Mayor Nutter vetoed a bill Thursday that critics said would make it harder for medical and dental practices to locate in two Northeast Philadelphia Council districts.

City Council quickly overturned the veto by a 16-1 margin, but Councilman Mark Squilla introduced a virtually identical bill to apply the same restrictions in his district.

Squilla predicted that many of his colleagues would follow suit in the coming weeks.

The original bill, sponsored by Council members Brian J. O'Neill and Bobby Henon and passed unanimously last month, requires new medical practices to seek a zoning variance and community input before locating in their Northeast districts.

The bill grew out of a long-running neighborhood court battle to keep a methadone clinic from opening on Frankford Avenue in Holmesburg.

The sponsors, though, said the bill was meant to address a much broader range of issues with medical practices.

Squilla, whose district stretches along the Delaware River from South Philadelphia to Port Richmond, said he recently contended with a mental health practice he said was issuing pain prescriptions for cash, often drawing a line of people out the door.

"At this point, we don't have any other avenue other than to make these people seek a variance," Squilla said. "We just want the community to have a say."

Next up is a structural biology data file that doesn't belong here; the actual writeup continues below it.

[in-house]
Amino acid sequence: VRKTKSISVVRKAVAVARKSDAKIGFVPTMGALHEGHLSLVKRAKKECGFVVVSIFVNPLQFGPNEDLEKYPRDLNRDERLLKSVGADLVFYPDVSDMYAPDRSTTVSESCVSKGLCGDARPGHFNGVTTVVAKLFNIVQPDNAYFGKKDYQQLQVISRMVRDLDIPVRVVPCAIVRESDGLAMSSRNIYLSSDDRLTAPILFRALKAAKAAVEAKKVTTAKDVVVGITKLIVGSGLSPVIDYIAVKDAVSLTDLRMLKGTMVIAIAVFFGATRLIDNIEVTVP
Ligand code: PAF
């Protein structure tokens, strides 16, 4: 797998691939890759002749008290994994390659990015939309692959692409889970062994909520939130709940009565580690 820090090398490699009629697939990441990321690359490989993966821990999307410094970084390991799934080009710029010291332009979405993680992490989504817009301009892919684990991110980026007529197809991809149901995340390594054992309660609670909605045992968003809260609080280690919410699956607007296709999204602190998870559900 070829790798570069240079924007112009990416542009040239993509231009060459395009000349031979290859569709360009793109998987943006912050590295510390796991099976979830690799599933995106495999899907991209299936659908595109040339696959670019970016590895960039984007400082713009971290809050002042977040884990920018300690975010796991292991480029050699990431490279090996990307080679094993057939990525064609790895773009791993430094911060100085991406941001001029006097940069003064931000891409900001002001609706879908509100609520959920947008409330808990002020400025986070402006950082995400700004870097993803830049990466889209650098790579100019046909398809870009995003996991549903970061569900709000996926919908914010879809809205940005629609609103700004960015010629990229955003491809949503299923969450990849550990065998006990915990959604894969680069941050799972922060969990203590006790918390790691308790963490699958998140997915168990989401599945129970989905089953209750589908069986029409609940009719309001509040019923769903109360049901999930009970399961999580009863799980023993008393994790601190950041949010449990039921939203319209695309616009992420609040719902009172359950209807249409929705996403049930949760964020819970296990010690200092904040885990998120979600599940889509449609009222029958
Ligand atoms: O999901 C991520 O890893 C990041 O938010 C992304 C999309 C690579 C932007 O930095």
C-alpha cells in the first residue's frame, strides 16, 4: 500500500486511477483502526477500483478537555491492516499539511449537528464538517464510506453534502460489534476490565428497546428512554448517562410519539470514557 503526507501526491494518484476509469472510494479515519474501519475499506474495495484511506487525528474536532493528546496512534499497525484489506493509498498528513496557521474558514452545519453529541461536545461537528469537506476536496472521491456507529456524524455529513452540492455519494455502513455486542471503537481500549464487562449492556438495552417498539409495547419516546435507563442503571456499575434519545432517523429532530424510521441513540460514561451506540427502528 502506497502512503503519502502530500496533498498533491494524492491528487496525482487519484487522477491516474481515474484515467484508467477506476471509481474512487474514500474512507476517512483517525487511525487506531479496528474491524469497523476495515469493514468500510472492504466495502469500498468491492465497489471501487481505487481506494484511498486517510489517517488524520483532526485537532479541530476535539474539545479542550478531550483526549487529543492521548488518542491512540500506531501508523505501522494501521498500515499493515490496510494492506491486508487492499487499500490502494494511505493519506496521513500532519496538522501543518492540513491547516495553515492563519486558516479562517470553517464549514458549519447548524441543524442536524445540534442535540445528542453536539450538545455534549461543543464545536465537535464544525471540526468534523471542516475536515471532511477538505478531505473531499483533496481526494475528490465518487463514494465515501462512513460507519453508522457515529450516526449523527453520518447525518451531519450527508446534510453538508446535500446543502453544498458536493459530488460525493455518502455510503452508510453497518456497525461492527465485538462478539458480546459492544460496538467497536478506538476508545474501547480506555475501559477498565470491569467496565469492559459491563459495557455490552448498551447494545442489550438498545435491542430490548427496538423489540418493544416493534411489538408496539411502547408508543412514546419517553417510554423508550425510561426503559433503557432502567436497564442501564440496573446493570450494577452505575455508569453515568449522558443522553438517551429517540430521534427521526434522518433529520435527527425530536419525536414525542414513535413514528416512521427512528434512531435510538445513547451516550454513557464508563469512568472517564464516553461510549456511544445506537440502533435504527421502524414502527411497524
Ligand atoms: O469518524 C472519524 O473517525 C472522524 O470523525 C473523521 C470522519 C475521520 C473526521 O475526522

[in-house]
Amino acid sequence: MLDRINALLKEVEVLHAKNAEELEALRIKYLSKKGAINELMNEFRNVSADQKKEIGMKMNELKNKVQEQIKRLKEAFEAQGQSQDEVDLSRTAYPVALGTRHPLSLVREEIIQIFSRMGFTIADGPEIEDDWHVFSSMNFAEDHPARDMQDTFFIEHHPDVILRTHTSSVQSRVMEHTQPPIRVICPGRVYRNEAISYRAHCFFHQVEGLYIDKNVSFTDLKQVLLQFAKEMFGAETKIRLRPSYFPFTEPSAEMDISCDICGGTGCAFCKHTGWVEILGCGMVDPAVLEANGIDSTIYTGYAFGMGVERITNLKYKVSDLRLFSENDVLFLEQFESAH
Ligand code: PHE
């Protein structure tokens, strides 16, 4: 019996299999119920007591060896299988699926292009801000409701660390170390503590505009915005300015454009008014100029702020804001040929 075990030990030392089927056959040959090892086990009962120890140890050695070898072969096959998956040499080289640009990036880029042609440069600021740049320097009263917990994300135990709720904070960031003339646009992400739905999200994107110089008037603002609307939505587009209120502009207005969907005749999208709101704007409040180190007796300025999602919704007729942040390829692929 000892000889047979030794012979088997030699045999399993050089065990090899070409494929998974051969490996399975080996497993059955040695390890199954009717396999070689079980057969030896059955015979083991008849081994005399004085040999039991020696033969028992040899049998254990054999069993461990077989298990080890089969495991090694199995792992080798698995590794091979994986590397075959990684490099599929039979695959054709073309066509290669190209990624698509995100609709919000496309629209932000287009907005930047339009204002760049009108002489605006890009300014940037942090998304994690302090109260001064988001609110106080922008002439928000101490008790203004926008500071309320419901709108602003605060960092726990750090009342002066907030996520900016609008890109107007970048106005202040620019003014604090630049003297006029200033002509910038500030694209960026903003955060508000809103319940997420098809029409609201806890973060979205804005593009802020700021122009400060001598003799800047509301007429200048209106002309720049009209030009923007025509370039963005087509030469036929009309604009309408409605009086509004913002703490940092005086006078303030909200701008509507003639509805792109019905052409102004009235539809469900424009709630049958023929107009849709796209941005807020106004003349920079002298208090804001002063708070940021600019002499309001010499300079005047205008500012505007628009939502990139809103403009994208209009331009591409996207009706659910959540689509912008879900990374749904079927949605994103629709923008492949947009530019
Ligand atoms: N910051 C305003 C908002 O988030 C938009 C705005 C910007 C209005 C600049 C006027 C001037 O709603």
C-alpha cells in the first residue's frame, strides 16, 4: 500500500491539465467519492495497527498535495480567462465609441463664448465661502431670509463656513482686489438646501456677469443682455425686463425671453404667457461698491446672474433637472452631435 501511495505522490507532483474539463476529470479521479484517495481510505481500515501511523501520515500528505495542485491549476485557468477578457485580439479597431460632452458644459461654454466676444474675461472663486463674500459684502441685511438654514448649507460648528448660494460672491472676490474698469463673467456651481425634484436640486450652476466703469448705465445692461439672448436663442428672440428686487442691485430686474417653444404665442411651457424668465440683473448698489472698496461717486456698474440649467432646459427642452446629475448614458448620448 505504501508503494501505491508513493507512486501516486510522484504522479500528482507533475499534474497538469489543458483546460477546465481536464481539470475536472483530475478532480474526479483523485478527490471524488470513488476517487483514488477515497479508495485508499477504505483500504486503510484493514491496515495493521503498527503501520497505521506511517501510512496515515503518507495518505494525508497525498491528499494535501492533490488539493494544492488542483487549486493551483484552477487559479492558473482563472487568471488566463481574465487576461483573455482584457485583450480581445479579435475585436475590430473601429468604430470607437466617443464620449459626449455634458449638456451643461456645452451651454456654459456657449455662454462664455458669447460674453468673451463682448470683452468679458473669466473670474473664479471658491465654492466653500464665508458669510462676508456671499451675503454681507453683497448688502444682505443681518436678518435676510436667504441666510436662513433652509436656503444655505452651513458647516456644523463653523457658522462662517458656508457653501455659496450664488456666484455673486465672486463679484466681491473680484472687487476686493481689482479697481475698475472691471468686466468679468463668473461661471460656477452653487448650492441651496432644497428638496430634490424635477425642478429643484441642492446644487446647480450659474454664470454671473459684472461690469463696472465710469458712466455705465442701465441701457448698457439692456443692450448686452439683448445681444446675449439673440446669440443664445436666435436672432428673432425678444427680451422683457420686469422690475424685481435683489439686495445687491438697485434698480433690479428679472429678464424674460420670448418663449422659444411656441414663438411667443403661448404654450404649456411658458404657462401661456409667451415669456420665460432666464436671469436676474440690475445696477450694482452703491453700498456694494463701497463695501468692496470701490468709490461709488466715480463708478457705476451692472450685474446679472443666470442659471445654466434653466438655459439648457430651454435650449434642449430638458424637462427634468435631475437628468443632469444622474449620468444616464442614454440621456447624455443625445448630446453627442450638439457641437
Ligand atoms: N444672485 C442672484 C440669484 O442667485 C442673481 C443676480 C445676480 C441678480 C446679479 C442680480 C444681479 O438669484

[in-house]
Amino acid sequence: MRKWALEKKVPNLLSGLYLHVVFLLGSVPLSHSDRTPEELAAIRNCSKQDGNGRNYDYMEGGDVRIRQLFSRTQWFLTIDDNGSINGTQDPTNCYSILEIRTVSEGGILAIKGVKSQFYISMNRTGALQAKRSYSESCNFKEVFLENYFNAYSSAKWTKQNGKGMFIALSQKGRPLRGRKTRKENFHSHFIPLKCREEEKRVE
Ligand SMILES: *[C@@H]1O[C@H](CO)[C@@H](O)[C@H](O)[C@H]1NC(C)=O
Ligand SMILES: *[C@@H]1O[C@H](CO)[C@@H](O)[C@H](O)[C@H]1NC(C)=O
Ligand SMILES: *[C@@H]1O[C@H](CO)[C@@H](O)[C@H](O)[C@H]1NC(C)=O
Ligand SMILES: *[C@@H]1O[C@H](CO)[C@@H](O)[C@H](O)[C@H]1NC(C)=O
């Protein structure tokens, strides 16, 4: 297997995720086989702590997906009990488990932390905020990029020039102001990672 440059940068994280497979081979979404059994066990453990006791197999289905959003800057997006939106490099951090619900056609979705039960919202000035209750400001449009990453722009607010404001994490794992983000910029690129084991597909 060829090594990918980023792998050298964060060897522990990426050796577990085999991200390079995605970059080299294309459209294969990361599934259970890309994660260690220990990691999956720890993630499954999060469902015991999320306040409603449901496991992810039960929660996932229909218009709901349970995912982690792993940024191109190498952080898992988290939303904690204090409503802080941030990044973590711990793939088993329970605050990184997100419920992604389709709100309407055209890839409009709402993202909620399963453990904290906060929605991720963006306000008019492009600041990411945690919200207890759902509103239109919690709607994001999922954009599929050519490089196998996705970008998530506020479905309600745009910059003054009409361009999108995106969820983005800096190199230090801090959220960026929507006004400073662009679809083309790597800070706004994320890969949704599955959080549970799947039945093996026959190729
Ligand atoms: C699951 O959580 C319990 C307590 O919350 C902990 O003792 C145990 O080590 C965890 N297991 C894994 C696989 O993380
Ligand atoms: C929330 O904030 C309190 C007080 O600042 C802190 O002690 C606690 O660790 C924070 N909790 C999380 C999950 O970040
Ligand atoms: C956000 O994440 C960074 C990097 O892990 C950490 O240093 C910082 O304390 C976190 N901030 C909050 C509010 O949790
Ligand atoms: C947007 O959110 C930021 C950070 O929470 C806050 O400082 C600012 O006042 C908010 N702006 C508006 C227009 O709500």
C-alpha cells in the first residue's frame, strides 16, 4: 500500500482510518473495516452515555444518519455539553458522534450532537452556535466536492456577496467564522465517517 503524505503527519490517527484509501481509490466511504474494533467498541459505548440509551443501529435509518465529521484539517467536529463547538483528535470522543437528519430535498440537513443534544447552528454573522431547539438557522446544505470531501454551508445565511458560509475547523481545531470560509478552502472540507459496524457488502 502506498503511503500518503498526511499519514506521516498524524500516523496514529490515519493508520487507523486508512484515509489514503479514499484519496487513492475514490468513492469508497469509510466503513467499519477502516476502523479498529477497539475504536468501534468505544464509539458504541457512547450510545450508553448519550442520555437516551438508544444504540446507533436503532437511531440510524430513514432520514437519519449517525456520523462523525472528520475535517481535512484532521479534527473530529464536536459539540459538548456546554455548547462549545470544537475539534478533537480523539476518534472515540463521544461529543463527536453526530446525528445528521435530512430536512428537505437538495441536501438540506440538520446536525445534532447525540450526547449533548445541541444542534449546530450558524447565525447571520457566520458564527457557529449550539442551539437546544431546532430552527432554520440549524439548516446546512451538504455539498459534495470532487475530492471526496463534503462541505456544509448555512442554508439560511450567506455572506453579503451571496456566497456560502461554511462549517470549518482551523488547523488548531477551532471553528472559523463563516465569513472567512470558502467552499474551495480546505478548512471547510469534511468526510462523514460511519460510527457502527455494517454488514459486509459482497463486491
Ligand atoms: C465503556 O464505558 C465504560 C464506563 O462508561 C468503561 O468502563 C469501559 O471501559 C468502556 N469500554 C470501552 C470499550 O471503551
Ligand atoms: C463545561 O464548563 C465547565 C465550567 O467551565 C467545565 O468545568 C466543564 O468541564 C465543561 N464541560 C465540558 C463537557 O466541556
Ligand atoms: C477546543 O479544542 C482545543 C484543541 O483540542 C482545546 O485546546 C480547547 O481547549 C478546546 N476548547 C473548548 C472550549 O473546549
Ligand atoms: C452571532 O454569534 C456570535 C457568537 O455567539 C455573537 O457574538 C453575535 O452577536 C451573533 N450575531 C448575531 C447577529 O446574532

Nutter, however, said the original bill carved out two districts "where the evolution toward a better, healthier society will face an undue hurdle."

He said the bill sent the message that medical and dental practices were not welcome in those areas, discouraging doctors and dentists from starting or expanding businesses there.

The mayor also said problems with individual practices should be dealt with "using precise and generally-applicable rules," and that zoning should address specific needs of individual neighborhoods.

"Zoning by Council district ignores this foundational principle of sound urban planning," he wrote in his veto message.

O'Neill said last month that his disctict had an abundance of small doctor's offices and he doubted reputable practices would have trouble getting a variance to open or expand.

Squilla also said Thursday that if Nutter wanted to propose a better solution to address more undesirable practices then he was "all ears."